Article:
(BlogMensGo, 02 October 2011) We are now back from Manchester Pride and Sitges Bear week! Far from rested.....This Pride being the 6th in Manchester I have attended. Having come out in London and in the past regularly going back for visits, I have never been able to comprehend how Manchester can turn pride into such a massive event spanning a week with a penultimate weekend of well known artists, entertainment, socialising and most importantly fund raising, an event that leaves London not even attempting to try and keep up.
This year, it was announced that the event is now being bantered about as ‘Gay Christmas’ and I would totally agree. We arrived on friday and were greeted by a press conference with wine and nibbles. The Pride organiser Jackie Crozier along with other speakers (patrons and local government members) gave speeches telling us how far they have come since they started with a small stand outside the Rembrandt Bar 21 years ago. They have raised nearly a million pounds and have expected this year to top this and Manchester Pride rightly brags that they are the only pride to contribute a large proportion of the monies raised every year without fail.
Before I go on with the line up for the weekend and what we got up to, I get something off my chest. If you are a regular attendee or used to be or know of Manchester Pride, you may have heard of issues regarding the cash flow of the event. I think there were some issues in the past as there are bits knocking about on the internet, but it’s something that has long since past. I have heard of people refusing to go now and even had a comment on my previous posting re the event along the lines of ‘why should we pay to go to bars that we never pay to go to normally’. To these people, stop for a minute. Look at how much you pay at the most £25 but £15 if you book early. Think how much it costs to shut a large area off to the public, hire car parks, set up sound stages, pay for acts like Alexandra Burke, Human League, Blue, Pixie Lott, Heather Small etc, have security manning the event, close the streets and clean up for the parade, a years worth of planning. I bought tickets for Human League a couple years ago, and paid nearly forty quid! I REALLY do not know how people can justify moaning at paying such a small fee for 4 packed days of events. How much would you pay for V Festival or Glastonbury? I know the scale is much different, but you get my meaning....Rant over!
So what goes on this weekend?
The Pride event in Manchester is split into four parts. The first being the week proceeding pride from the 19th - 25th the Pride Fringe, this is a range of events celebrating the diversity of LGBT life through art, sport, culture and more. I can not really comment much on this as I did not arrive until the Friday evening and have not attended in the past. You can find out more about this here.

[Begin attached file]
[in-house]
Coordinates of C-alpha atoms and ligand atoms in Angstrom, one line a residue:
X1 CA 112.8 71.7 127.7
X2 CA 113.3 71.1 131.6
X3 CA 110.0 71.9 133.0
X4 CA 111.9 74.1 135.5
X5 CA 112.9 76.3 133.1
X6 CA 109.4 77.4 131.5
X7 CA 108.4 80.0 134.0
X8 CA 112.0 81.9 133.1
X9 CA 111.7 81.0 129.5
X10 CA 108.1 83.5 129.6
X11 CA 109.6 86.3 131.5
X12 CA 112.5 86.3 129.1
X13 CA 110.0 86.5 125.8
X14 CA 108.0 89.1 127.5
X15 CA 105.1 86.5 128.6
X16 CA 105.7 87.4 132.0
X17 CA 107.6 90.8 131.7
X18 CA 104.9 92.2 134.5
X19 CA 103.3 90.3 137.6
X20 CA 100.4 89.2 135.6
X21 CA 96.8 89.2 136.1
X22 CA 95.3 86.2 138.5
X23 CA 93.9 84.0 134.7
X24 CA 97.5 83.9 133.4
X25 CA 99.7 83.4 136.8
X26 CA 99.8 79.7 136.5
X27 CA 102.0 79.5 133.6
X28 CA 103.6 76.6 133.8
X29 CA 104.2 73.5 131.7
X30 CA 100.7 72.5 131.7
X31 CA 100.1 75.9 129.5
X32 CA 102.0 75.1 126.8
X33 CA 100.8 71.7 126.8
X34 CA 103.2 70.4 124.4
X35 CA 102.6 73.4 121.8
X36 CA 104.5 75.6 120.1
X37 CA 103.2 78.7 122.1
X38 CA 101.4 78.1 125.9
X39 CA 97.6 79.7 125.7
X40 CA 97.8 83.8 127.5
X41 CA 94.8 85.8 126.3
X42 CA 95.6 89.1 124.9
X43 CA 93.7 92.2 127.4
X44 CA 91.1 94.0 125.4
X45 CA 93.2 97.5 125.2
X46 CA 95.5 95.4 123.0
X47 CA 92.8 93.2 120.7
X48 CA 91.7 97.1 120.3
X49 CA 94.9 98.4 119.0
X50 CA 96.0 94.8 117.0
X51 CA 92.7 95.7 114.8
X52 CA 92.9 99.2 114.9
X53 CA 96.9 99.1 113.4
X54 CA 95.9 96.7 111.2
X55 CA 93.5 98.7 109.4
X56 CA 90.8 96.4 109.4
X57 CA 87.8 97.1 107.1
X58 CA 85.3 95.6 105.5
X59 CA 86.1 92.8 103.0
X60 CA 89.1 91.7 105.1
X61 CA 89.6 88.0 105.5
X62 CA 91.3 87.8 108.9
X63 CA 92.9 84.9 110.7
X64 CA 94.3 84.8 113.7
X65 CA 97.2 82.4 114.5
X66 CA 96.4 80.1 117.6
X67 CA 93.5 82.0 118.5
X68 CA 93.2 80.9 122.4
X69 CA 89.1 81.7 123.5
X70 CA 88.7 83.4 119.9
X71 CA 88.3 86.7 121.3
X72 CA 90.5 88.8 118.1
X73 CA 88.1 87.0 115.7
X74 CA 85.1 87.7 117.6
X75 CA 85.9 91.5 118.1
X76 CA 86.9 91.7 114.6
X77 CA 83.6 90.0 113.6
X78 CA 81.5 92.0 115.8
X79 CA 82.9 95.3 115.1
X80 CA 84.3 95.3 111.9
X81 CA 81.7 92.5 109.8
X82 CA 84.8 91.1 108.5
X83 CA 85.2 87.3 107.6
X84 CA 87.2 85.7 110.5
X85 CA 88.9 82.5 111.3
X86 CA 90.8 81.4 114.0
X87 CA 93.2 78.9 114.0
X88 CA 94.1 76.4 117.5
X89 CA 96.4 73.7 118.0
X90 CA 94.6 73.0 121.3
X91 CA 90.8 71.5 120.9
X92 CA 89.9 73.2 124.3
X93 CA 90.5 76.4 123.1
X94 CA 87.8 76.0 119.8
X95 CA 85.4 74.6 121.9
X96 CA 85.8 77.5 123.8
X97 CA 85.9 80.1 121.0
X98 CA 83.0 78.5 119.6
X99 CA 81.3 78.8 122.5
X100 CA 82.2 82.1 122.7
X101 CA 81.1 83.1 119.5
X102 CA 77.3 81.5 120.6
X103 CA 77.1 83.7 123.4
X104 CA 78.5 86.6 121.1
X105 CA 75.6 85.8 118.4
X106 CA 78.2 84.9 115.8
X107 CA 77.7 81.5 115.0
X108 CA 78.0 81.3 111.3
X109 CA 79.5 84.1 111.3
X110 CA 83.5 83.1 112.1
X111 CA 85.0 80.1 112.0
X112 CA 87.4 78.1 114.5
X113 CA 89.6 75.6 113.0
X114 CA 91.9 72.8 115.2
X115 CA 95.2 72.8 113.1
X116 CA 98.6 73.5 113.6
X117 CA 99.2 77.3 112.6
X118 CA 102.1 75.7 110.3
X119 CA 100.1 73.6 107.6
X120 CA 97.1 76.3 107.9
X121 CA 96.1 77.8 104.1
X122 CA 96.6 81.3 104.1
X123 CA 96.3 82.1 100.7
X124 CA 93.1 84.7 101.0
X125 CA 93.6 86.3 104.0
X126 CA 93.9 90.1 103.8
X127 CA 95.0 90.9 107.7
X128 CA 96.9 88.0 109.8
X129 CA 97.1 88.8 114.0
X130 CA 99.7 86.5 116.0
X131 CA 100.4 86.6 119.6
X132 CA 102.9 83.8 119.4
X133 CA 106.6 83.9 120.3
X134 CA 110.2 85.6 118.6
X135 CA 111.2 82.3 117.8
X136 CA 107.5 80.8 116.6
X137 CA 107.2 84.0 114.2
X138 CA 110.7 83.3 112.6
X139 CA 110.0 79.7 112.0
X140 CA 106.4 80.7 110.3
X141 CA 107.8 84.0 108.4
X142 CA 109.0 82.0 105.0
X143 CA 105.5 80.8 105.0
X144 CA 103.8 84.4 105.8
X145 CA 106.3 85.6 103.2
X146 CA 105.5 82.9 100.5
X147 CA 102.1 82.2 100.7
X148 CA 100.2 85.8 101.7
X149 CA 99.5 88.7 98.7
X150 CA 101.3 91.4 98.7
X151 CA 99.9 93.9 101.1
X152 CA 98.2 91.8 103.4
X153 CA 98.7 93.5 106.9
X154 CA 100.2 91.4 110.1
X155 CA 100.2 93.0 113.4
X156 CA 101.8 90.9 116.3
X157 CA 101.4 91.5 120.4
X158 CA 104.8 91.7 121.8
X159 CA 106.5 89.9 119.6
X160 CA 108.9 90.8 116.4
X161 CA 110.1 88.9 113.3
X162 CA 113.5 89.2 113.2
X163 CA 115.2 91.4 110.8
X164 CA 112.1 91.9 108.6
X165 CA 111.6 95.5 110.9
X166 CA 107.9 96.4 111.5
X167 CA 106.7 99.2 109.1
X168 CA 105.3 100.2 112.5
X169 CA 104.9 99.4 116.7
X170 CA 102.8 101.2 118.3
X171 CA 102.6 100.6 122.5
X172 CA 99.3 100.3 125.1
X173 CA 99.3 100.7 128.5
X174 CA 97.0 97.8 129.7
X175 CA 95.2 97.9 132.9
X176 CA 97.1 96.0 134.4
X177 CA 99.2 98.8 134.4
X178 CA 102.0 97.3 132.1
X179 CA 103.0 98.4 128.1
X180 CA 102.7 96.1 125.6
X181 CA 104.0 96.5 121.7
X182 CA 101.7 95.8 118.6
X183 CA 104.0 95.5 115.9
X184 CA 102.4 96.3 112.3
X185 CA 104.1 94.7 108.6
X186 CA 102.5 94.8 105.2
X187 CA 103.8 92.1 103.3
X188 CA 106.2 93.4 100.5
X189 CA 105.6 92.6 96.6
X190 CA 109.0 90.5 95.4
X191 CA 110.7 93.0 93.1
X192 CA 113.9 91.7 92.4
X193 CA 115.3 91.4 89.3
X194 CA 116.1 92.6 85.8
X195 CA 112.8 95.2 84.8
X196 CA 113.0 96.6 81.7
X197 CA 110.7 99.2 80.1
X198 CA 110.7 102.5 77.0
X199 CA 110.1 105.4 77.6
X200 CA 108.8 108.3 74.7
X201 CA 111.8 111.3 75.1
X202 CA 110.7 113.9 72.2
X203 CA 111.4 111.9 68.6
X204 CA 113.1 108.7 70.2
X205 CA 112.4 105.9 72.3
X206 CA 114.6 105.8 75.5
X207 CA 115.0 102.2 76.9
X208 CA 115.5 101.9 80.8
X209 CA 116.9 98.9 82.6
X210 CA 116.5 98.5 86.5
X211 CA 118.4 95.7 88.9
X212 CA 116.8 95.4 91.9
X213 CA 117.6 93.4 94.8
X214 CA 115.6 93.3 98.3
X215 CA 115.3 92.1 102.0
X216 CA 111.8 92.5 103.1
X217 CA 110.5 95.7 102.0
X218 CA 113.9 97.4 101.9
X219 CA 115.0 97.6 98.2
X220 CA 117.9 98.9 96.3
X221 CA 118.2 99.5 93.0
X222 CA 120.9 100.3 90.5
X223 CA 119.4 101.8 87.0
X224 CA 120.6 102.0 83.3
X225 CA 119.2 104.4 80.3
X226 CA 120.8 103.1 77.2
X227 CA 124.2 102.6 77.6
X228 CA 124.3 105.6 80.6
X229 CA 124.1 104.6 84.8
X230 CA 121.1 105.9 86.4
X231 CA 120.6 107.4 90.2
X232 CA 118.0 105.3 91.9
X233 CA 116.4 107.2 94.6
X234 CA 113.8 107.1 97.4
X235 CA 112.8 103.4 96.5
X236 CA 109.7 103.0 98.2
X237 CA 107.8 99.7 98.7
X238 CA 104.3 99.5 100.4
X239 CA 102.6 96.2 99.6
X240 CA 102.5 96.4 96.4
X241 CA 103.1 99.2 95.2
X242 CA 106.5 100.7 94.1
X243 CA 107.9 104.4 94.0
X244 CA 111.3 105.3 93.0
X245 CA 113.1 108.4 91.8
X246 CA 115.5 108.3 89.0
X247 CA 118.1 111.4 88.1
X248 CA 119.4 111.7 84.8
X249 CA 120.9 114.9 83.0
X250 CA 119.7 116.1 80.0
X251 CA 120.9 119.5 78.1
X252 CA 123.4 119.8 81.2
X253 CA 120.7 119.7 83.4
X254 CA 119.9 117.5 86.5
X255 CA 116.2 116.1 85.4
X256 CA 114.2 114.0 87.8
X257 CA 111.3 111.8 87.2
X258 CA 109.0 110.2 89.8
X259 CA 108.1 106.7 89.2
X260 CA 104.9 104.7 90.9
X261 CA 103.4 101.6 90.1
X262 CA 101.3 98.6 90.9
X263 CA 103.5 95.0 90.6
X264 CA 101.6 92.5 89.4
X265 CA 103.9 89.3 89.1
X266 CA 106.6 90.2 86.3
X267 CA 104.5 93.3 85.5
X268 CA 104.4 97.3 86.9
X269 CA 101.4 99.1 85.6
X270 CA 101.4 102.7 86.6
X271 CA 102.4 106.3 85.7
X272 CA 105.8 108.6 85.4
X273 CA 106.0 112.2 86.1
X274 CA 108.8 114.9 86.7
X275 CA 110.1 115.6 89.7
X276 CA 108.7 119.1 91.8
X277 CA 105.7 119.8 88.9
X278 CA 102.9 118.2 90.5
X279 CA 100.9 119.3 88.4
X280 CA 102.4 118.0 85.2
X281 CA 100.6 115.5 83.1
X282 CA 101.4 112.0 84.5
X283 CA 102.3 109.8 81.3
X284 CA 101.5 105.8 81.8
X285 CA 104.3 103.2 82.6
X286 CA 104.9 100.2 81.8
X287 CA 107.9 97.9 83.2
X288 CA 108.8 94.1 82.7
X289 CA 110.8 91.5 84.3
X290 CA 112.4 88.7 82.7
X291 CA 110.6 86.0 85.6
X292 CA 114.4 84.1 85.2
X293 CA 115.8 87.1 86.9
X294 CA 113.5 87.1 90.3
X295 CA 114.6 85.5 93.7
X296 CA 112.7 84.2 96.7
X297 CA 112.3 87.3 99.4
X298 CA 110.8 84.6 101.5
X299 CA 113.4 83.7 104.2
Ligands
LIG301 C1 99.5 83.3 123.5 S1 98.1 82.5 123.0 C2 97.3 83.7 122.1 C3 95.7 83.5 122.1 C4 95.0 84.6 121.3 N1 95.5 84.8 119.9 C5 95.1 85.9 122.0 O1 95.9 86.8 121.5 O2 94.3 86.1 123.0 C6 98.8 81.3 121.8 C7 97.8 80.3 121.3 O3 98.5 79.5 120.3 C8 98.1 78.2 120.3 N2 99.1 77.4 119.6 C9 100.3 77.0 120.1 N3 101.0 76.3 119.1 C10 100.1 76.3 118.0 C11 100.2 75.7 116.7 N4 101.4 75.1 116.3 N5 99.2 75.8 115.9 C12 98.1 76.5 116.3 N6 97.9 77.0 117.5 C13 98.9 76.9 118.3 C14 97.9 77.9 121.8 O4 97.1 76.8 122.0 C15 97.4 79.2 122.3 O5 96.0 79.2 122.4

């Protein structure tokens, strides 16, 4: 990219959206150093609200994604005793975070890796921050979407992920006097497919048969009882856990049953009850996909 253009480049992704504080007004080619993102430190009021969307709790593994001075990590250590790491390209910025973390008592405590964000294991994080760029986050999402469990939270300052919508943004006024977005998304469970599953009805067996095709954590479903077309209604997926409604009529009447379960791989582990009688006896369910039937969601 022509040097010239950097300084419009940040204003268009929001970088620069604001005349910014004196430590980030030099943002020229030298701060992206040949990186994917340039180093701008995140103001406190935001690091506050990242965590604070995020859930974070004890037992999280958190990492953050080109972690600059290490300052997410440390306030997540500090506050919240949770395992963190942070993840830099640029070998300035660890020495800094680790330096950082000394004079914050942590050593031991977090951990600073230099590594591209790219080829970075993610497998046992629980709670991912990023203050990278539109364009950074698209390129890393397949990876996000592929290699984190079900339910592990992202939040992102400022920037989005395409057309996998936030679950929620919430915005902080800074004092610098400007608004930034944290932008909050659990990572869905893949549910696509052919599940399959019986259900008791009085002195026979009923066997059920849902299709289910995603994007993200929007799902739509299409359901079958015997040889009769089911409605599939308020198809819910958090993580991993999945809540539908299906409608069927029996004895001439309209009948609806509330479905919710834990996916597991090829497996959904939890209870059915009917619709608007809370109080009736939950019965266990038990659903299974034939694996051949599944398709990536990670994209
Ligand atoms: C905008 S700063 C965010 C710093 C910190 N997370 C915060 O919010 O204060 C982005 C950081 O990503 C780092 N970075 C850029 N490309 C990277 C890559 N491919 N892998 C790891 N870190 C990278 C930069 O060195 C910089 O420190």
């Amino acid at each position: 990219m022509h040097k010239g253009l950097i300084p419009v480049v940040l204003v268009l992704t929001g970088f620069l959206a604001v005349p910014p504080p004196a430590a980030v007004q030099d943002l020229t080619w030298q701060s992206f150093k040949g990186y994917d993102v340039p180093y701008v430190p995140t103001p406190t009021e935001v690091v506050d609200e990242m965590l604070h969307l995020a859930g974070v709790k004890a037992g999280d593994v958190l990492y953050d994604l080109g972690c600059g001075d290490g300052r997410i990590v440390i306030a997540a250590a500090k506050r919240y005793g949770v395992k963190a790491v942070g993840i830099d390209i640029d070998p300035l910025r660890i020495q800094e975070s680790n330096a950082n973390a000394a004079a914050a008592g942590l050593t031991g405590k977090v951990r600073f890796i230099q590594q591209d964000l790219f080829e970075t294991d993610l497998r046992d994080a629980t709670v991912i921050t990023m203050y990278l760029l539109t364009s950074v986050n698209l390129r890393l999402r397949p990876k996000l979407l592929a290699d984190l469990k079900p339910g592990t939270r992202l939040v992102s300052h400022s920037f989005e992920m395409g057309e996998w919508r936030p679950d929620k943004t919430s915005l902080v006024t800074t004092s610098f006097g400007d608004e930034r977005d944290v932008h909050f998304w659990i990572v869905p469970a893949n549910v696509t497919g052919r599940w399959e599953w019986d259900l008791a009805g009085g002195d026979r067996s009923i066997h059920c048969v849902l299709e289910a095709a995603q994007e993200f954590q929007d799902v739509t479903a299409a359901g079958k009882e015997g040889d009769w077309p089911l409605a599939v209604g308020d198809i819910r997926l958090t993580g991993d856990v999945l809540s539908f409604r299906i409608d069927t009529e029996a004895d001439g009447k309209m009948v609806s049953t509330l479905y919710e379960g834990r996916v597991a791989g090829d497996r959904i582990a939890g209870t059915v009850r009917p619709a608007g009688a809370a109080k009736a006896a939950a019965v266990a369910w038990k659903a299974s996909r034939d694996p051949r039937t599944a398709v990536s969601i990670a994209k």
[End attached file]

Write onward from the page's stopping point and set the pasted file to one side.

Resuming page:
Friday evening the gay village is closed off to members of the public, to gain entry you need a wrist band, if you book online or buy the ticket via a bar as an ‘early bird’ then you will pay about £15 but on the days you can buy either individual tickets or the weekend ticket with the top price being £25.
Within the village you have the following arena’s:
‘The gaydar main arena’ where the big acts play, Friday we had Angie Brown and Pixie Lott, Saturday: Soundgirl and Pixie Lott. Sunday: Alexandra Burke, Sugababes, Patrick Wolfe and a host of other bands and finally Monday (being a national holiday in the UK): Blue, Hazel Dean, 4 Poofs and a Piano, along with a number of other performers. Whilst there are no performers the crowds are entertained with the Gaydar DJ’s.
‘Sackville Gardens’ which is used for the slightly smaller acts such as Pet Shop Bears, Cosmo Jarvis, Elouise, Bruno Langley, Gay Games, Proms in the park and finally the Candlelight Vigil (more to follow later).
‘Village Square’ with another staged area and tents for ‘refreshments’ hosts more acts by the likes of the Manbears ‘Bear Explosion’, Bears Aloud (who I was privileged to act as their official photographer and they have allowed me to link to these from here), Kev Wright, Grizzly Sisters, Alfie Ordinary, Jason James, Zara and so many more.
‘Lifestyle Expo’ an undercover outdoor exhibition space with information from and about community groups, health, sports clubs, legal advice, travel and many more.
‘Village Market’ not the sort of Village Market many British folk would be used to, this hosts market stools from the likes of Not for Ponies, Proud Body Jewellery, Wonderland, Silver Bead Shop, Hog Works, Lovebomb, Wigs up North, Queen of Cupcakes, Mission Malawi, BBT Clothing, Killer Kilts and many others. You can buy anything here from Jewellery to Leather attire to arts and crafts.